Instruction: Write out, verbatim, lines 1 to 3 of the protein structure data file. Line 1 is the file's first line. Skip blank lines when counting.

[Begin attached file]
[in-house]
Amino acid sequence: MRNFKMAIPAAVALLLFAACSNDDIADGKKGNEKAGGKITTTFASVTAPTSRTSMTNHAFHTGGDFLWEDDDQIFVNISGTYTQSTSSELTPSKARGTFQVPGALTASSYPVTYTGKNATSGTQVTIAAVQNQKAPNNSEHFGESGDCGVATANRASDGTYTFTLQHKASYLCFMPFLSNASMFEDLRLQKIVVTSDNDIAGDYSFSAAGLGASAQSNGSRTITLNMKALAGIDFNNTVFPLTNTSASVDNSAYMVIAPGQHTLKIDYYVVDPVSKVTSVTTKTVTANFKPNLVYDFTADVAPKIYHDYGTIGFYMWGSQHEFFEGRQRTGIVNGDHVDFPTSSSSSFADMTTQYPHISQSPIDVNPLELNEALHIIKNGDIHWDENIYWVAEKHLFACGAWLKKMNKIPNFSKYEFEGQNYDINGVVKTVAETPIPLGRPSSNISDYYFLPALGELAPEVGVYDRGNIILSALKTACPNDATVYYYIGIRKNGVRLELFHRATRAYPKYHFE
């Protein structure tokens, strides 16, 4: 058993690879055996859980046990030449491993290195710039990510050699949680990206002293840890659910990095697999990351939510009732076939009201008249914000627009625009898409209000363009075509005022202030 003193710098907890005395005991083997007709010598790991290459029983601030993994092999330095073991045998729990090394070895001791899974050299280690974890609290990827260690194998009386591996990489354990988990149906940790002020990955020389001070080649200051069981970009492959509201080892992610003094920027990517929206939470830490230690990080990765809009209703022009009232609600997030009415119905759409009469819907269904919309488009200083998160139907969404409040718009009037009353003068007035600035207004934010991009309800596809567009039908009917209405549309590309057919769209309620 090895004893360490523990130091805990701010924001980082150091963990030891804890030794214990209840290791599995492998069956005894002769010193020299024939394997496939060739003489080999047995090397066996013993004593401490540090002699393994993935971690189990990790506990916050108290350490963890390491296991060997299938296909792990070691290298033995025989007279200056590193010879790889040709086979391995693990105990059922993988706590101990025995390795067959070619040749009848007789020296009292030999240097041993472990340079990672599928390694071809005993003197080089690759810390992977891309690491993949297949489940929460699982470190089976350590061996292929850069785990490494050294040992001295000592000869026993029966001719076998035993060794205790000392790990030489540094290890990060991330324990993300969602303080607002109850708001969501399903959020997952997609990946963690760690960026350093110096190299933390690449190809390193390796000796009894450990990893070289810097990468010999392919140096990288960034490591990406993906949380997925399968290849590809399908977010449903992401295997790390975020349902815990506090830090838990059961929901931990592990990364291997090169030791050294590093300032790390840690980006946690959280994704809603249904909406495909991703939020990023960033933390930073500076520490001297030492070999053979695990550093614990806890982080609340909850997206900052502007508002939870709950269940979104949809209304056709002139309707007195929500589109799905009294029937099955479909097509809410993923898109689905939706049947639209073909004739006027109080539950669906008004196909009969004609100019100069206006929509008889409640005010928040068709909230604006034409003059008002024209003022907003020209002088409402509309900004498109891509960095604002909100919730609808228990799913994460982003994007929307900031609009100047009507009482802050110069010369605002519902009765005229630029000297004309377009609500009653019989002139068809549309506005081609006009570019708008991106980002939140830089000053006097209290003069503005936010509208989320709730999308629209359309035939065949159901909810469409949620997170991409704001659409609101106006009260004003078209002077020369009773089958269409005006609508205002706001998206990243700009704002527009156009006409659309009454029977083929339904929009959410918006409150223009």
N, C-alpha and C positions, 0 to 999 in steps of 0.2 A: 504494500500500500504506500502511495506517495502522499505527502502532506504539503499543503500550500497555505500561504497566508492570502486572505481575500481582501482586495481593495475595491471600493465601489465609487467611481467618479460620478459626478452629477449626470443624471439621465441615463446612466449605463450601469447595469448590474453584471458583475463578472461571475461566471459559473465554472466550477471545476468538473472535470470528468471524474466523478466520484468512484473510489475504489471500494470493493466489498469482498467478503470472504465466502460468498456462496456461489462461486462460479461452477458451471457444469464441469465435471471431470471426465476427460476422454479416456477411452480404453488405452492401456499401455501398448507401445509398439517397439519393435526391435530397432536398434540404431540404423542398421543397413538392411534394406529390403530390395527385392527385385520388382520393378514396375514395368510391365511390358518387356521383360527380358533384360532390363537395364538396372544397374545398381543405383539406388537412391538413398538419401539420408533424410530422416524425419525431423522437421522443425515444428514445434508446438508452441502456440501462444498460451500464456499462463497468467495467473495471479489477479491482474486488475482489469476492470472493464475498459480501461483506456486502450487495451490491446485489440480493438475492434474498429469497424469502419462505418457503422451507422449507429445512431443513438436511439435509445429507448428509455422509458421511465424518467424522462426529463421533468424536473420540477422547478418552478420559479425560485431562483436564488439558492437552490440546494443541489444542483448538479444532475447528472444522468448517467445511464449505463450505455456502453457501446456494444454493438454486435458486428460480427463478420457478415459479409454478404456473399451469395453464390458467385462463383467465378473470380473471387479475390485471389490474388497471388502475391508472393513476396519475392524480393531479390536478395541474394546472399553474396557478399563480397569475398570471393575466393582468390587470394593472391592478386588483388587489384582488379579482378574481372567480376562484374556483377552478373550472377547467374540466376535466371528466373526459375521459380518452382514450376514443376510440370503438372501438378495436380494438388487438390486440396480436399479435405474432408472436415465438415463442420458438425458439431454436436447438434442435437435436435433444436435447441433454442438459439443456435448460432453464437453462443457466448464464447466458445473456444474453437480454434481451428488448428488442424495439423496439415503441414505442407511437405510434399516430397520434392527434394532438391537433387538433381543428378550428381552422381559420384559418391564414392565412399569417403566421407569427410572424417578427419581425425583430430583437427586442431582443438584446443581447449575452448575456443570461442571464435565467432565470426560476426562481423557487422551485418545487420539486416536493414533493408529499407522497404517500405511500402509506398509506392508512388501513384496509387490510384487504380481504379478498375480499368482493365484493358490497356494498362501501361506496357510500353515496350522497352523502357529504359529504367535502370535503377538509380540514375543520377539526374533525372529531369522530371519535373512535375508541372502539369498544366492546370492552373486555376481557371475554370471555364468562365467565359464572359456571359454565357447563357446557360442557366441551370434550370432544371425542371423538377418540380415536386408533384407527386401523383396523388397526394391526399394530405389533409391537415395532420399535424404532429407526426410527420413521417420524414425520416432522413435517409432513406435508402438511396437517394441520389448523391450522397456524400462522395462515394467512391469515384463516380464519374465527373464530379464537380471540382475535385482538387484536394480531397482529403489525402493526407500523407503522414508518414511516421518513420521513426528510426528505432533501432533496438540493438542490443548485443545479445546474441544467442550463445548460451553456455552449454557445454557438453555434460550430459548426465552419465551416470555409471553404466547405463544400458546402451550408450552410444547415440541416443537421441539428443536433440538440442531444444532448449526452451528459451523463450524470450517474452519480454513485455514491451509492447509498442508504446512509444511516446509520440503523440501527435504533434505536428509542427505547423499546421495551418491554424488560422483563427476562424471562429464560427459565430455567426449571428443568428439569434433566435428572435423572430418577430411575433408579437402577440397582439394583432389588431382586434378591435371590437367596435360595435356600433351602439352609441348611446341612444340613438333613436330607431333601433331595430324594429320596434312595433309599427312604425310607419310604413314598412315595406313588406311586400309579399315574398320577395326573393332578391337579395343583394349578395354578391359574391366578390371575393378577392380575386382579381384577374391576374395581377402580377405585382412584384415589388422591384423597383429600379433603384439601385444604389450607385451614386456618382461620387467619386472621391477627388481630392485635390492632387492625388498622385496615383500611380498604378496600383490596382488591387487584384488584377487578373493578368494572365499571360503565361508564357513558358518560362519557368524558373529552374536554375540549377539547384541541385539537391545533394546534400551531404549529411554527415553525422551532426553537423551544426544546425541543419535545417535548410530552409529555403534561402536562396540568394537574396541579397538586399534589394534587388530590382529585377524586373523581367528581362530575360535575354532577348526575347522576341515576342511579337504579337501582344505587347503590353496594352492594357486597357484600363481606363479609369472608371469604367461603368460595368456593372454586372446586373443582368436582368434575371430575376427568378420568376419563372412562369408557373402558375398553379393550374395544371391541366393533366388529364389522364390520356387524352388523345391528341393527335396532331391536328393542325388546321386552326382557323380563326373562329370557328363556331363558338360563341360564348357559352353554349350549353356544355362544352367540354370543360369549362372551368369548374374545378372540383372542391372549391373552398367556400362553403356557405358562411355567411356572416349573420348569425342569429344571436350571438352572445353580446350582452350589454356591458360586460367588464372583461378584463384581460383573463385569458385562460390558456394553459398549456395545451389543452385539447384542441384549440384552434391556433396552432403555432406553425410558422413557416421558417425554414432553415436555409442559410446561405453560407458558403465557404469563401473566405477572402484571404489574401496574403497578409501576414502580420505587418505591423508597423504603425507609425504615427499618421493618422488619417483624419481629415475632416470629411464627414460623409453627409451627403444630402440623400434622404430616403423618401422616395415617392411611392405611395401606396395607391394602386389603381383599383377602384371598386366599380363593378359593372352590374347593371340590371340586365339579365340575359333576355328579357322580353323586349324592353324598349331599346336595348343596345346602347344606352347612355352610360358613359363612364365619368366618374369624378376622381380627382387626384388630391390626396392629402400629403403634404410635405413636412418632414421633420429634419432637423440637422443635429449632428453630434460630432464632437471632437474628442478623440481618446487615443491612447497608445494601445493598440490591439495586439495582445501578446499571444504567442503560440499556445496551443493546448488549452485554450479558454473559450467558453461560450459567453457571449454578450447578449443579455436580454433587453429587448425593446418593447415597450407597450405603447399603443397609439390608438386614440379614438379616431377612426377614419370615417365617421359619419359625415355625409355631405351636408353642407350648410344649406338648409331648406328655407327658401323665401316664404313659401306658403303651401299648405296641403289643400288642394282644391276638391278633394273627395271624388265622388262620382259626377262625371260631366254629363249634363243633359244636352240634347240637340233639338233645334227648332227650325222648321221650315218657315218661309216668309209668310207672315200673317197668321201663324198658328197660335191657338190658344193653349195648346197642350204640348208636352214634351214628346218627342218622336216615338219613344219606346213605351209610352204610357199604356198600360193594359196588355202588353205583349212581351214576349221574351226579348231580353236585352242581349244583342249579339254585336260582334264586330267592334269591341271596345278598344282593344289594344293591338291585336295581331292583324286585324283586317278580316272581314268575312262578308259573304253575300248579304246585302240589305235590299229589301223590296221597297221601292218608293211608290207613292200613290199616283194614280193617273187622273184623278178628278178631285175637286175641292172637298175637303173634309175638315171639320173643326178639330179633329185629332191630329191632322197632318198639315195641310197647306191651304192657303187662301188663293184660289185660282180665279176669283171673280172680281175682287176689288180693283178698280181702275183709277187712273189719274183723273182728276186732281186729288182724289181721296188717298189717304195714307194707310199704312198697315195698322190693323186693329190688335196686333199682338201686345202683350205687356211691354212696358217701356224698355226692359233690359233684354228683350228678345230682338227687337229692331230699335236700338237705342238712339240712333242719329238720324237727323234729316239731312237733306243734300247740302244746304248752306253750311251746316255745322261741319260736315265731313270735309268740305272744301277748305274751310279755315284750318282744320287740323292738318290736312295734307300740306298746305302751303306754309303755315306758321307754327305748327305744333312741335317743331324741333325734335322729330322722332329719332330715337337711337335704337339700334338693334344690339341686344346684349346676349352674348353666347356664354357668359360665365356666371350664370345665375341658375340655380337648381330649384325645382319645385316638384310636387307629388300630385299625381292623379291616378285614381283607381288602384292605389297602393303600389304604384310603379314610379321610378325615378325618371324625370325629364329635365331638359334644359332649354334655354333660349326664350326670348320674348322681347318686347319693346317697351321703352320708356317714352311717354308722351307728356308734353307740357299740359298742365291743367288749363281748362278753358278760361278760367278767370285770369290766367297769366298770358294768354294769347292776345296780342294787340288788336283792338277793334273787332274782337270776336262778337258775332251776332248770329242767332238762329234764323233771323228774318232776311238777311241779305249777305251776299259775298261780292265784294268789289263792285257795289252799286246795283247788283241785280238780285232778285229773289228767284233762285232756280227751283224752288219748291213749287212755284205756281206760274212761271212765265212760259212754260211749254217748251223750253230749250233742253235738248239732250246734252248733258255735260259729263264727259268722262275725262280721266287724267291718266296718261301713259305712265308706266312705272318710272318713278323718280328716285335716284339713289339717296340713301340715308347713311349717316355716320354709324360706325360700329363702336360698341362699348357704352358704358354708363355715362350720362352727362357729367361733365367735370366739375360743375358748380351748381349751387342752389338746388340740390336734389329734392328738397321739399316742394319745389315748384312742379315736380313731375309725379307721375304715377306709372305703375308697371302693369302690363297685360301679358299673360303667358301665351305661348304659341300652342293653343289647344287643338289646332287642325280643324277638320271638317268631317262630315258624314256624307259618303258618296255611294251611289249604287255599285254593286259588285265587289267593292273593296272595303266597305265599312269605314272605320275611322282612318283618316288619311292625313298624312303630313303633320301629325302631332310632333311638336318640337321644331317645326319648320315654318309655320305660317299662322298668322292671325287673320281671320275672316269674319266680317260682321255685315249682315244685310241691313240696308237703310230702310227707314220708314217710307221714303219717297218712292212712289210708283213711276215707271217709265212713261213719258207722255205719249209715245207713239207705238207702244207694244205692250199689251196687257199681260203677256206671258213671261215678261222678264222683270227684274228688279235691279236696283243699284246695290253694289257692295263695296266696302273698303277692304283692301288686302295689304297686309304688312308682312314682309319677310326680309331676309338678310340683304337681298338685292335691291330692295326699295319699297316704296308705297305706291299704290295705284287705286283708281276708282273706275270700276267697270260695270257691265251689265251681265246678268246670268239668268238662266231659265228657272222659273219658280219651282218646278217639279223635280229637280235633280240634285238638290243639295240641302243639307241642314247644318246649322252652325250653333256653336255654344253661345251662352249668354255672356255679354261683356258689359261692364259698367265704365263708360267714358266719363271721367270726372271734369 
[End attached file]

[in-house]
Amino acid sequence: MRNFKMAIPAAVALLLFAACSNDDIADGKKGNEKAGGKITTTFASVTAPTSRTSMTNHAFHTGGDFLWEDDDQIFVNISGTYTQSTSSELTPSKARGTFQVPGALTASSYPVTYTGKNATSGTQVTIAAVQNQKAPNNSEHFGESGDCGVATANRASDGTYTFTLQHKASYLCFMPFLSNASMFEDLRLQKIVVTSDNDIAGDYSFSAAGLGASAQSNGSRTITLNMKALAGIDFNNTVFPLTNTSASVDNSAYMVIAPGQHTLKIDYYVVDPVSKVTSVTTKTVTANFKPNLVYDFTADVAPKIYHDYGTIGFYMWGSQHEFFEGRQRTGIVNGDHVDFPTSSSSSFADMTTQYPHISQSPIDVNPLELNEALHIIKNGDIHWDENIYWVAEKHLFACGAWLKKMNKIPNFSKYEFEGQNYDINGVVKTVAETPIPLGRPSSNISDYYFLPALGELAPEVGVYDRGNIILSALKTACPNDATVYYYIGIRKNGVRLELFHRATRAYPKYHFE
């Protein structure tokens, strides 16, 4: 058993690879055996859980046990030449491993290195710039990510050699949680990206002293840890659910990095697999990351939510009732076939009201008249914000627009625009898409209000363009075509005022202030 003193710098907890005395005991083997007709010598790991290459029983601030993994092999330095073991045998729990090394070895001791899974050299280690974890609290990827260690194998009386591996990489354990988990149906940790002020990955020389001070080649200051069981970009492959509201080892992610003094920027990517929206939470830490230690990080990765809009209703022009009232609600997030009415119905759409009469819907269904919309488009200083998160139907969404409040718009009037009353003068007035600035207004934010991009309800596809567009039908009917209405549309590309057919769209309620 090895004893360490523990130091805990701010924001980082150091963990030891804890030794214990209840290791599995492998069956005894002769010193020299024939394997496939060739003489080999047995090397066996013993004593401490540090002699393994993935971690189990990790506990916050108290350490963890390491296991060997299938296909792990070691290298033995025989007279200056590193010879790889040709086979391995693990105990059922993988706590101990025995390795067959070619040749009848007789020296009292030999240097041993472990340079990672599928390694071809005993003197080089690759810390992977891309690491993949297949489940929460699982470190089976350590061996292929850069785990490494050294040992001295000592000869026993029966001719076998035993060794205790000392790990030489540094290890990060991330324990993300969602303080607002109850708001969501399903959020997952997609990946963690760690960026350093110096190299933390690449190809390193390796000796009894450990990893070289810097990468010999392919140096990288960034490591990406993906949380997925399968290849590809399908977010449903992401295997790390975020349902815990506090830090838990059961929901931990592990990364291997090169030791050294590093300032790390840690980006946690959280994704809603249904909406495909991703939020990023960033933390930073500076520490001297030492070999053979695990550093614990806890982080609340909850997206900052502007508002939870709950269940979104949809209304056709002139309707007195929500589109799905009294029937099955479909097509809410993923898109689905939706049947639209073909004739006027109080539950669906008004196909009969004609100019100069206006929509008889409640005010928040068709909230604006034409003059008002024209003022907003020209002088409402509309900004498109891509960095604002909100919730609808228990799913994460982003994007929307900031609009100047009507009482802050110069010369605002519902009765005229630029000297004309377009609500009653019989002139068809549309506005081609006009570019708008991106980002939140830089000053006097209290003069503005936010509208989320709730999308629209359309035939065949159901909810469409949620997170991409704001659409609101106006009260004003078209002077020369009773089958269409005006609508205002706001998206990243700009704002527009156009006409659309009454029977083929339904929009959410918006409150223009």